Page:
Today's guest review comes from Titania of Fishmuffins of Doom, who would like to share her take on Blood Oath with us; take it away, Titania!
permanent assignment. He is thrown into a world where the creatures he thought
existed only in horror movies are very real and very dangerous. One of those creatures
is Nathaniel Cade, the President’s Vampire. He swore to protect and fight for Andrew
Johnson and all subsequent presidents. He must follow all executive orders, but
that doesn’t make him any less dangerous. Zach is to be trained as his new handler.
He just needs to get over the overwhelming fear he experiences when he’s even in
the same room with Nathaniel. Their first assignment together consists of stopping
an assassination attempt on the President and trying to figure out if the actual Dr.
Frankenstein (whose real name is Johann Konrad) had something to do with it. Along
the way, they encounter another, less virtuous vampire, a mysterious Agency that tries
to kill them, and a zombie army. Will they be able to tackle all these obstacles and still
save the President?
I absolutely love this novel. If you think the vampire genre is tired and needs to stop
already, read this book. It’s a great mixture of a political thriller and a supernatural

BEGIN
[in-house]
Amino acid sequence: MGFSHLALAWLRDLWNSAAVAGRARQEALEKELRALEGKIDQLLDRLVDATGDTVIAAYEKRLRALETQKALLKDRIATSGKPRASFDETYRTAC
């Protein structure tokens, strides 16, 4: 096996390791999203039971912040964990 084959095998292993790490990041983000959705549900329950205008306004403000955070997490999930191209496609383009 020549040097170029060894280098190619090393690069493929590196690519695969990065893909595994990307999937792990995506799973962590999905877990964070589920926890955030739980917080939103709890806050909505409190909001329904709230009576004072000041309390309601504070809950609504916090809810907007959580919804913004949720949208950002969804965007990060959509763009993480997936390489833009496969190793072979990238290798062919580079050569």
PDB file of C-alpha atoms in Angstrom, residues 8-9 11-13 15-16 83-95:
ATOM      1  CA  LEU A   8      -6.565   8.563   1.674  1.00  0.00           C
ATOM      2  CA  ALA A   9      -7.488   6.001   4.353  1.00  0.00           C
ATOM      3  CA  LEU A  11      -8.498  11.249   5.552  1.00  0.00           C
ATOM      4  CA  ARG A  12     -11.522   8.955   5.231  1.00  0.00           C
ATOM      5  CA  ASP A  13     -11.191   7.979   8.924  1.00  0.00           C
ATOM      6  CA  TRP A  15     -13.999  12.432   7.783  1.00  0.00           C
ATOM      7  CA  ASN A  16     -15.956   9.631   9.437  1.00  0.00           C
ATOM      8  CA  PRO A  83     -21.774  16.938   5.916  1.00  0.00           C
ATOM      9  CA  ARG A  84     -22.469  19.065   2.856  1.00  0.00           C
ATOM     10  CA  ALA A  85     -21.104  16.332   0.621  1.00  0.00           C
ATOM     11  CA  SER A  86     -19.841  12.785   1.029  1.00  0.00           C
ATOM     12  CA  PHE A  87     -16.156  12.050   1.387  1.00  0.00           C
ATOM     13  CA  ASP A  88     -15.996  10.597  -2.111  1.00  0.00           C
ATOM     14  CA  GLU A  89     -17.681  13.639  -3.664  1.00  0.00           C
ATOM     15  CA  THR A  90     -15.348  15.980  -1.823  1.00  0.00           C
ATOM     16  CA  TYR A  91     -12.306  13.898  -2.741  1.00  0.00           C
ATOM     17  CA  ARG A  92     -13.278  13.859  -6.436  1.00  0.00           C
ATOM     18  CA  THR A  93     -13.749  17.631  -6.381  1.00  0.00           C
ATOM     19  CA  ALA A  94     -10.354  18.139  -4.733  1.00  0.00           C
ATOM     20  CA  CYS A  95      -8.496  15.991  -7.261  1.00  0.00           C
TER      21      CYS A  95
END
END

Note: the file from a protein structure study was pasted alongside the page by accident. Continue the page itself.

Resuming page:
mystery. One of its more unique elements is its retelling of events in history from
Nathaniel Cade’s perspective. The whole novel just draws the reader in. At the
beginning of the chapters, there are articles or reports on Nathaniel or transcripts of
conversations. These snippets of documents really lend a realism to the story. It’s
easier to suspend disbelief this way. The narrative jumps around in time, sometimes
moving forward and advancing the plot and other times jumping back to lend
background on Nathaniel and his very long history. The story is compelling and its
tempo increases, creating suspense and tension, up until the end.
One of Christopher Farnsworth’s many talents is creating realistic and distinctive
characters. Nathaniel Cade is an odd vampire. He’s devoutly religious and extremely
serious. He’s has a flat affect without being a flat character. He’s a reluctant vampire,
but not whiny or annoying like Twilight’s Edward Cullen of Buffy’s Angel. He merely
accepts his lot in his unlife and does his job. Part of the difference between Nathaniel,
and Edward is that this is not a romance in any way. It is very clear that vampires are
not human at all and have no interest in humans other than the blood in their veins.
I think his attitude really supports the idea that Nathaniel may look human, but his
thought processes and motivations are completely different from a human’s. As the
novel progresses, his history is explored, leading to an understanding of his behavior
and adding more depth to the character. Other characters in the novel are also very
different and realistic, but Nathaniel is the most compelling of them.
The only downside to reading this book is that I don’t know how long I’ll have to wait
for the second book to come out. I was pleasantly surprised by how well written and
interesting the narrative is. It’s now one of my favorite books and I highly recommend it.
My rating: 5/5 fishmuffins
5/5 Fishmuffins is saying something -- she doesn't toss those fishmuffins around lightly...